The pièce de résistance, of course, is the breathtaking opus that comprised the entirety of side two of the original LP. It’s a forgotten art these days, but when vinyl was king, there was a structure to consider when assembling an album’s running order. If the closing track on side one was compelling enough to prompt the listener to flip the platter and drop the needle for a second time, a strategic placement drew them in once more with an attention-grabber. And there’s little out there that compares with the exotic and mystical aura infused into the fanfare opening to Song Of Scheherazade. Even more than the first half of the album, the nine interlocking sections of this exquisite 24 minute showpiece illustrate the spectacular depth of the surround experience. Augmented by rich orchestral parts that flutter and twist throughout the epic composition, Song Of Scheherazade is ever the enchanting journey it always has been, but it truly comes alive in 5.1. The regal horns and shimmering choirs accent the triumphant melody of The Sultan, while Haslam’s sweet voice glides over twinkling harp and oboe in the achingly gorgeous Love Theme. Not to mention the majestic Finale, one of the most spine-tingling moments of their catalogue.

There’s little out there that compares with the exotic and mystical aura infused into Song Of Scheherazade…

I have listened to the classic Renaissance albums for 35 years now, and it’s only now that the full scope of the rhythm section of Jon Camp and Terence Sullivan reveals itself to me. I’ve always been highly impressed by them of course, but listening in surround sound allows my ear to pinpoint and ‘lock in’ to their contributions, following along in a way I was unable to with the sonically murkier versions of the past. Melodic strengths have long been the focus of praise for this band – and that’s fair enough – but my own biggest takeaway from this edition is a newfound adulation for these two splendid musicians and the ways in which their skill and finesse so heartily enriched Renaissance’s music.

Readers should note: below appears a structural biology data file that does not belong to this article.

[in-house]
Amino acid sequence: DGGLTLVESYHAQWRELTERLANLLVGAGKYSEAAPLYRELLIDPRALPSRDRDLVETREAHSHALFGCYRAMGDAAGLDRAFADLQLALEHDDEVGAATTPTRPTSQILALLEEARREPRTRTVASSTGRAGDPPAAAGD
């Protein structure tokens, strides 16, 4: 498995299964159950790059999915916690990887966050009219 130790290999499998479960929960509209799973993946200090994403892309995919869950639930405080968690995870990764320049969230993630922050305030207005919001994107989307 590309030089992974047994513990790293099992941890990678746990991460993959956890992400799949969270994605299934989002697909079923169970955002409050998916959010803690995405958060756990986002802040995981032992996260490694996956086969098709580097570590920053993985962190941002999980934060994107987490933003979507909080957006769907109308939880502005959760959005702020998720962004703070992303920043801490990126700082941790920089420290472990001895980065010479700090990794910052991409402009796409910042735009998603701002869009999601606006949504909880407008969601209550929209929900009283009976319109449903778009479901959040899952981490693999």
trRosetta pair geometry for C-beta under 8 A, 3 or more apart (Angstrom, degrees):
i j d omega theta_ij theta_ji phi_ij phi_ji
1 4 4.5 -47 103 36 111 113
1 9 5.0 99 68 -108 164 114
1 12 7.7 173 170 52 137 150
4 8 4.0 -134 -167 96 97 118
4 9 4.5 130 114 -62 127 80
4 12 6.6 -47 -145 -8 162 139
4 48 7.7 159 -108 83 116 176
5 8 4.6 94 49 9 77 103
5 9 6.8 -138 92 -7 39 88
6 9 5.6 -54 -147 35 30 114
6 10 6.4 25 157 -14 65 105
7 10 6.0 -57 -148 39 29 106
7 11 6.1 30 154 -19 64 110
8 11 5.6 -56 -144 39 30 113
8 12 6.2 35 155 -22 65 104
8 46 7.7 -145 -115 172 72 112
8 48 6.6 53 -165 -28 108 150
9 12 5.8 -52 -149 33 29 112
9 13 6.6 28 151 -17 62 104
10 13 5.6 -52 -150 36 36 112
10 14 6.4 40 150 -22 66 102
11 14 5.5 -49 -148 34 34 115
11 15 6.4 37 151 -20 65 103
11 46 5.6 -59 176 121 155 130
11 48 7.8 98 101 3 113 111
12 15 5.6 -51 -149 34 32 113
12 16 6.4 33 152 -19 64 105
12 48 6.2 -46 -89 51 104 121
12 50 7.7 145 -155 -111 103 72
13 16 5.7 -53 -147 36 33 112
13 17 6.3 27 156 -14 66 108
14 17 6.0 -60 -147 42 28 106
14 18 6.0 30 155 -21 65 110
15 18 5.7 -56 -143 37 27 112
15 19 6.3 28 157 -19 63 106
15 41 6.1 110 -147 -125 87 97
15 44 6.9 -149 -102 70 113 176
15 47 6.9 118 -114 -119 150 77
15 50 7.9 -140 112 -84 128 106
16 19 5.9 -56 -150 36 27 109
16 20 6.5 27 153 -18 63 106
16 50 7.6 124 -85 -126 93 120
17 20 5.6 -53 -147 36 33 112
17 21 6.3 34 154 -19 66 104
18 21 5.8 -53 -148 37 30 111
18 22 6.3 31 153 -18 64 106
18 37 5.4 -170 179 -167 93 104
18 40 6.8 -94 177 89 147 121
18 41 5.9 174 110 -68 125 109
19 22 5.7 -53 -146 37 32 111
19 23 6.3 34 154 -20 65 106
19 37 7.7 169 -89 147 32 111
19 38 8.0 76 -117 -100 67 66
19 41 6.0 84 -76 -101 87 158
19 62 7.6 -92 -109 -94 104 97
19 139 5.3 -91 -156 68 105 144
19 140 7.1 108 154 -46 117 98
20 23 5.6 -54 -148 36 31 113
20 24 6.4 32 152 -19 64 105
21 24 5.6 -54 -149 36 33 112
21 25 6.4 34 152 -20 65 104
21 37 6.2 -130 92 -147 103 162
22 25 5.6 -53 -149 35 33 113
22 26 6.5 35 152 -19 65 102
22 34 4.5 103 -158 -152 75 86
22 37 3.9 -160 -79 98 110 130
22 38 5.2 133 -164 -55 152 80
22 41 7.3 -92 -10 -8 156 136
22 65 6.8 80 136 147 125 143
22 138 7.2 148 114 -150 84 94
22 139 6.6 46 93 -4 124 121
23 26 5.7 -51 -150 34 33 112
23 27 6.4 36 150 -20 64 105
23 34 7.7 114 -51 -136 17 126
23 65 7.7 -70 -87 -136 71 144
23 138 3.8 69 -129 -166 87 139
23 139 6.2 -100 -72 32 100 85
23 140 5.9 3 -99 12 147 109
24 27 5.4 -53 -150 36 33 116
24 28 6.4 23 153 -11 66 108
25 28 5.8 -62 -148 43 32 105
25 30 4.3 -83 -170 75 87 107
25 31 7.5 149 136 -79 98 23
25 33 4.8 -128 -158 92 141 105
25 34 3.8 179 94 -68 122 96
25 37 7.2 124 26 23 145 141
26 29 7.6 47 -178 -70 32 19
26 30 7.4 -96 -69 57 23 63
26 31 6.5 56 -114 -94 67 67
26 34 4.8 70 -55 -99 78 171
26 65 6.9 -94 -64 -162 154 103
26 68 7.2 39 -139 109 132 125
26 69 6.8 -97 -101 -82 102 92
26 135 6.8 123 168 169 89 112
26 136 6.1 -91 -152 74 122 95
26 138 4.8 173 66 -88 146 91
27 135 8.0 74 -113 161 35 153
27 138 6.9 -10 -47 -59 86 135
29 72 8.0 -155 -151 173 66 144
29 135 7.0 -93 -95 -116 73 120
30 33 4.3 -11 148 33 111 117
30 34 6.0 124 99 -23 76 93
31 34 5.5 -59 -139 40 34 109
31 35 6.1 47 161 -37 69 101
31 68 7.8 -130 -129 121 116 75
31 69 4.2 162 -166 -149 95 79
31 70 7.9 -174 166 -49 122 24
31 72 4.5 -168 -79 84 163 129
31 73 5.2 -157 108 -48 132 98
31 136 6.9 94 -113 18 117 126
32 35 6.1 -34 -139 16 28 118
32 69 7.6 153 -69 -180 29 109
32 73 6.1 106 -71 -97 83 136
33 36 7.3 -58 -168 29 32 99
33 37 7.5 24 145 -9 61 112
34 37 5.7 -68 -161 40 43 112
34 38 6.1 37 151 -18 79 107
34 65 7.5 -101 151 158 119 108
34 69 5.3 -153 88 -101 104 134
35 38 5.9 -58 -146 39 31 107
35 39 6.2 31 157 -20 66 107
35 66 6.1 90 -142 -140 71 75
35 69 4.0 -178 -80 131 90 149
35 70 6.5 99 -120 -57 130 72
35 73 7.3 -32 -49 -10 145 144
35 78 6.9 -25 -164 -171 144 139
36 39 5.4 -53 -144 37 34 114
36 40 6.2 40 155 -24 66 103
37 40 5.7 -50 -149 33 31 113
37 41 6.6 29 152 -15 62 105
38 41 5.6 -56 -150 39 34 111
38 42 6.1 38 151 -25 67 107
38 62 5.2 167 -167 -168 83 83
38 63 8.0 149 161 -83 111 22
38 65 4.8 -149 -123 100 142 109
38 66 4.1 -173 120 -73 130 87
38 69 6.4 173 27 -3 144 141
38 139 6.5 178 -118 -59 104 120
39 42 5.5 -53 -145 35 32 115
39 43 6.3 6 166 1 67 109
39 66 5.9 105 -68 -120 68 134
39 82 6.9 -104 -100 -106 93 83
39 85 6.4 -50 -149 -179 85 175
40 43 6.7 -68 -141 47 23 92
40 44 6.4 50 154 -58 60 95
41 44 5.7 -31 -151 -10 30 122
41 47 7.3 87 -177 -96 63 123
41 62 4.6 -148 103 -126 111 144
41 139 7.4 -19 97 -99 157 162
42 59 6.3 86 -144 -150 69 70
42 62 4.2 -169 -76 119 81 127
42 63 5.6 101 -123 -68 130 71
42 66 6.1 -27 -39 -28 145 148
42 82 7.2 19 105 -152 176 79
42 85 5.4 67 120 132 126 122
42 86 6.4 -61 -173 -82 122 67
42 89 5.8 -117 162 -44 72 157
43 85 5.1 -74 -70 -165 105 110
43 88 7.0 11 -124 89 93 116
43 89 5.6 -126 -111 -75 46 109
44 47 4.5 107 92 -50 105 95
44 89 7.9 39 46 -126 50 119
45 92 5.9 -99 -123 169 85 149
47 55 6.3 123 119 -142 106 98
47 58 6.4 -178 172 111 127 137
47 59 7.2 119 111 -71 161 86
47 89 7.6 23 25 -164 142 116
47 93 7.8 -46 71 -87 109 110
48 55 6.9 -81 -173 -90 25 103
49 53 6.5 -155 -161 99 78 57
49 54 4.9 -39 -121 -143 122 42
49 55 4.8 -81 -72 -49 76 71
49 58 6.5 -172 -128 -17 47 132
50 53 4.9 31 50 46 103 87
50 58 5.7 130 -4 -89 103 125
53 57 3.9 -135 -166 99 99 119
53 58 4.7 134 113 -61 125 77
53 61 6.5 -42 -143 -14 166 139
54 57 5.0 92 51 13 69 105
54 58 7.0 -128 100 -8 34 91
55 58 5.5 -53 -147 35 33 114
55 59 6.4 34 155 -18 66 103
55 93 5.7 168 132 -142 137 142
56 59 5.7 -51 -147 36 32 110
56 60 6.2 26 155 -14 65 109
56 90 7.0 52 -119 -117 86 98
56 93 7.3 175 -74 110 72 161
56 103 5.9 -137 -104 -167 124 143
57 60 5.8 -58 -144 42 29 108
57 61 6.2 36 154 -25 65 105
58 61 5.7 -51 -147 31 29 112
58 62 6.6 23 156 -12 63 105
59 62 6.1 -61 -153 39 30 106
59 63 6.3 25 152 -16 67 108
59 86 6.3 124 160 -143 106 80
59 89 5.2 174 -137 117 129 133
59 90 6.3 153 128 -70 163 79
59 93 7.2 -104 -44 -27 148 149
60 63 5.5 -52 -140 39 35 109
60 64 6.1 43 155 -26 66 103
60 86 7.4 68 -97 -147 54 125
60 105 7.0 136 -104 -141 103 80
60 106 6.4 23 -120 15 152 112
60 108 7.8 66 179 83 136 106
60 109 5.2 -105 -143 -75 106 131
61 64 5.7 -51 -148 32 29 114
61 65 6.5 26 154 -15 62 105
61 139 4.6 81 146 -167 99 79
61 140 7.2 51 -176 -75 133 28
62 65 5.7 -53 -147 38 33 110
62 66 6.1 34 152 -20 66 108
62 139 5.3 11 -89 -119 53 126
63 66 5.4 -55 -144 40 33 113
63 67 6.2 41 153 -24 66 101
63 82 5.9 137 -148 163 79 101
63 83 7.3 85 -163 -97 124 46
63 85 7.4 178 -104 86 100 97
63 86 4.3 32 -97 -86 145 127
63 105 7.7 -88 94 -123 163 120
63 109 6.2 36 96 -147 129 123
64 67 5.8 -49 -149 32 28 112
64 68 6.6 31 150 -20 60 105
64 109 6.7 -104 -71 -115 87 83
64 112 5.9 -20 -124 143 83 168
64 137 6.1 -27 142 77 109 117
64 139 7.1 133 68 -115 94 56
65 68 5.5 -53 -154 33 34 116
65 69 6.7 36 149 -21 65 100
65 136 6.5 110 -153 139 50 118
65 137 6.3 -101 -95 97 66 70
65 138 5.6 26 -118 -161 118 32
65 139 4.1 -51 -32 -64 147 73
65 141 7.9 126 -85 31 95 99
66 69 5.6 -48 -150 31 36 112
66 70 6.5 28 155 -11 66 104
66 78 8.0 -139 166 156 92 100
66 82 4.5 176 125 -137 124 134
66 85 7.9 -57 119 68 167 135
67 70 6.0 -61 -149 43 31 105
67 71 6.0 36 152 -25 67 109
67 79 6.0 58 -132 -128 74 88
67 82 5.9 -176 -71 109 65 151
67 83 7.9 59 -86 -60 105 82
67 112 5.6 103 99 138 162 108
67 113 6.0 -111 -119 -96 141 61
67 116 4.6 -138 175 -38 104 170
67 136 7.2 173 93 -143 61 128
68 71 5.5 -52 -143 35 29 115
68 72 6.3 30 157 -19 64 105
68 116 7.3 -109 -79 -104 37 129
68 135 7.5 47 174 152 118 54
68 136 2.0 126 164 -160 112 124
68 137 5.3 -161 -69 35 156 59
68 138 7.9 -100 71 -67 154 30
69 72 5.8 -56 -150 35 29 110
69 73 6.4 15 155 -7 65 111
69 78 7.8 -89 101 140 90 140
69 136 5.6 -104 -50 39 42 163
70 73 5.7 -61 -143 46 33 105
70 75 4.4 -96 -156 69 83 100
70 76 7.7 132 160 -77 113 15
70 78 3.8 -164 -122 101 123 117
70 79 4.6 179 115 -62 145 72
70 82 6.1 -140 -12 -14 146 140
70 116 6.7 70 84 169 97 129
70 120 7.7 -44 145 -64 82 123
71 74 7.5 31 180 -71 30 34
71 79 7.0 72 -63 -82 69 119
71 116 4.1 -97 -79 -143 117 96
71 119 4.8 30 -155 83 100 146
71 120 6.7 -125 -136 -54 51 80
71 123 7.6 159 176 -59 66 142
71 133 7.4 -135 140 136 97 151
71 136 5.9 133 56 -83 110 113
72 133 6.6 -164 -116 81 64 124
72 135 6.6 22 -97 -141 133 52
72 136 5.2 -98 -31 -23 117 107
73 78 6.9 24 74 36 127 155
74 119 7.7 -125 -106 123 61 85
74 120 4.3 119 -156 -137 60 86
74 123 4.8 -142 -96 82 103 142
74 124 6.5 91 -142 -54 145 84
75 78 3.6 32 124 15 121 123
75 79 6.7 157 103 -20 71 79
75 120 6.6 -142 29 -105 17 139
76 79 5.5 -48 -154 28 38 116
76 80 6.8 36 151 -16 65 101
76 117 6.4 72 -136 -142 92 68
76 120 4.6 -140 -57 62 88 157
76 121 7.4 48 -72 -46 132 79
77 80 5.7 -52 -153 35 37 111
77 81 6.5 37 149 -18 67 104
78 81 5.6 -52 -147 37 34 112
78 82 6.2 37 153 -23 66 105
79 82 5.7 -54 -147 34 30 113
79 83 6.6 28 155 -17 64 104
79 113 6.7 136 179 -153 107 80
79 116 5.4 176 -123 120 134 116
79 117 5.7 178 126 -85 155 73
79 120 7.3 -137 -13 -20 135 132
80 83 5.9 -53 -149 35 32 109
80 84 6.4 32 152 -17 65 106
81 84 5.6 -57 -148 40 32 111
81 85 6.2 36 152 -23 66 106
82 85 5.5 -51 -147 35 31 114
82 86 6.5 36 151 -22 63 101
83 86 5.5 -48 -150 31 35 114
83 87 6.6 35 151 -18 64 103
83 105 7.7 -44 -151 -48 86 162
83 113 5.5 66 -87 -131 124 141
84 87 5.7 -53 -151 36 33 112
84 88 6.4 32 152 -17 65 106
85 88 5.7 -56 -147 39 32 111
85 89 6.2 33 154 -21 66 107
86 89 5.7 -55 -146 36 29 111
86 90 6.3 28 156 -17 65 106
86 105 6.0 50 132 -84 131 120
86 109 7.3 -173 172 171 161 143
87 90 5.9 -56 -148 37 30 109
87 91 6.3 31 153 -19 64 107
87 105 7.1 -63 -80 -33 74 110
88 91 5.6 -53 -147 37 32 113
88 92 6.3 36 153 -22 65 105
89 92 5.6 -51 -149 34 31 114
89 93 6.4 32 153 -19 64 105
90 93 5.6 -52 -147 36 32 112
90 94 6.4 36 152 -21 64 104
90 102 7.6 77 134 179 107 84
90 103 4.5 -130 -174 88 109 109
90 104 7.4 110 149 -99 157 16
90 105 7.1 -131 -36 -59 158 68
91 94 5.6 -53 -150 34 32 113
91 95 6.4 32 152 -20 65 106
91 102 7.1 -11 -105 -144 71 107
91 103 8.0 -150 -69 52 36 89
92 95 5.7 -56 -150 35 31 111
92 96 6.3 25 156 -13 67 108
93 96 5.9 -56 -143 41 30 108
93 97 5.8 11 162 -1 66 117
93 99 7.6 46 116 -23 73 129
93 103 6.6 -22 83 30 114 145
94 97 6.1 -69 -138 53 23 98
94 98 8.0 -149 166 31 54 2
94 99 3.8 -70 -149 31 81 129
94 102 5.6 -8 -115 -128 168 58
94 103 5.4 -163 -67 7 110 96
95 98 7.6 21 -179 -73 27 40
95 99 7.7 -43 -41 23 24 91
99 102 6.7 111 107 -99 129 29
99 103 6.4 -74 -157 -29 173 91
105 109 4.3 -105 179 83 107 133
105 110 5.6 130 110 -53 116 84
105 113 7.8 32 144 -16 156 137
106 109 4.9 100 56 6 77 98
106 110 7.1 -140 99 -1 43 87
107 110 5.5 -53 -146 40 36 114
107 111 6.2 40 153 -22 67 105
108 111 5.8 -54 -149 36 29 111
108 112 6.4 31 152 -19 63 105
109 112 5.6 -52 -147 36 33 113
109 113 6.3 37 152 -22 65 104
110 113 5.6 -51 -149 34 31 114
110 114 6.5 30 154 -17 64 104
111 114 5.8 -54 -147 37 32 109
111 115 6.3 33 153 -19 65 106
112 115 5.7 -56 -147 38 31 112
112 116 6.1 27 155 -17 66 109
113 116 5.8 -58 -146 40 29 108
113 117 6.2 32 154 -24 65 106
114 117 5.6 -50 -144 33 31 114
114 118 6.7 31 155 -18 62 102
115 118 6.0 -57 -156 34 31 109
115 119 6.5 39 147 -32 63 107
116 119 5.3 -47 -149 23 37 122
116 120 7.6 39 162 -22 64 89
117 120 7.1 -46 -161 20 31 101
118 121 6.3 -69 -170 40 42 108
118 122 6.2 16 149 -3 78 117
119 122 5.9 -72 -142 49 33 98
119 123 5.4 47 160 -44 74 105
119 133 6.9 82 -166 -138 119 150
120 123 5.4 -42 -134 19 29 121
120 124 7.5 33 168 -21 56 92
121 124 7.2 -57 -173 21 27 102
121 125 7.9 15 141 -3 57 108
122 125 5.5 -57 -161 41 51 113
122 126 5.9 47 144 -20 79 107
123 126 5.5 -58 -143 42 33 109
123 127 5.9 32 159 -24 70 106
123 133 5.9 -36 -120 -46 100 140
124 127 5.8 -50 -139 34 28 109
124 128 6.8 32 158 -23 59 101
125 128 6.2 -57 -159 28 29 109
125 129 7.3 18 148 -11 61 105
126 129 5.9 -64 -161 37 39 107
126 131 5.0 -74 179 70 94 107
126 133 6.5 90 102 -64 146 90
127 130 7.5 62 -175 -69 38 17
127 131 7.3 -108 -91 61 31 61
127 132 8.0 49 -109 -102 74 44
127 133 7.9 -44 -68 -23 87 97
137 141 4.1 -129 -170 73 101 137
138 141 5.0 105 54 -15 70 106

If there’s a complaint to have, it’s a minor one, but I’ve never been crazy about the practice of tacking on an edited version of one of the album tracks as a bonus, as with the single version of Ocean Gypsy at the end of the first CD here. An album like Scheherazade has too powerful a conclusion to be followed up by… well, anything, but particularly something as redundant as a shorter version of a track we’ve already just heard. It can be jarring and detract from the moment somewhat, even when vigilant about hitting the ‘stop’ button. A bonus track of this calibre would be a better fit on the DVD, where the curious can access it on its own.

A bonus of much greater worth is a 1976 promo film with the band running through Ocean Gypsy, Vultures, and the title track of their 1972 album Prologue. It’s a delight to watch this vintage footage, with dearly departed Micky Dunford strumming away on his acoustic, Camp’s fingers darting nimbly around the frets of his Rickenbacker, and Haslam shifting from angelic choirgirl to furious shaker of maracas! I just wish there was closer footage of John Tout, one of the most underrated keyboard players in rock music history for my tastes, but overall this is a tasty addition.

If all of this (and a poster) is not enough, a live show from January 1976 at Nottingham University is included as the second CD. This previously semi-obscure release has now been injected into wider circulation via this expanded deluxe set, and it’s a cracker of a show. Featuring classic songs like Ashes Are Burning, Can You Understand, and Running Hard among others, it also showcases Song Of Scheherazade in all its resplendence. This disc could have made a nice standalone release, but it’s a fine inclusion here.

The dynamic, emotional, and poetic Scheherazade And Other Stories remains an admirable achievement in a long line of excellent Renaissance albums, plucked straight from the sweetest part of their golden period. It’s well deserving of this spotlight again, and it’s encouraging to think that this deluxe edition brings about the possibility of a new crop of fans – young or otherwise – to discover its timeless allure.


‘It’s a masterpiece, and you know it straight away… God, I used to love singing that.’ – Annie Haslam, Velvet Thunder interview May 2021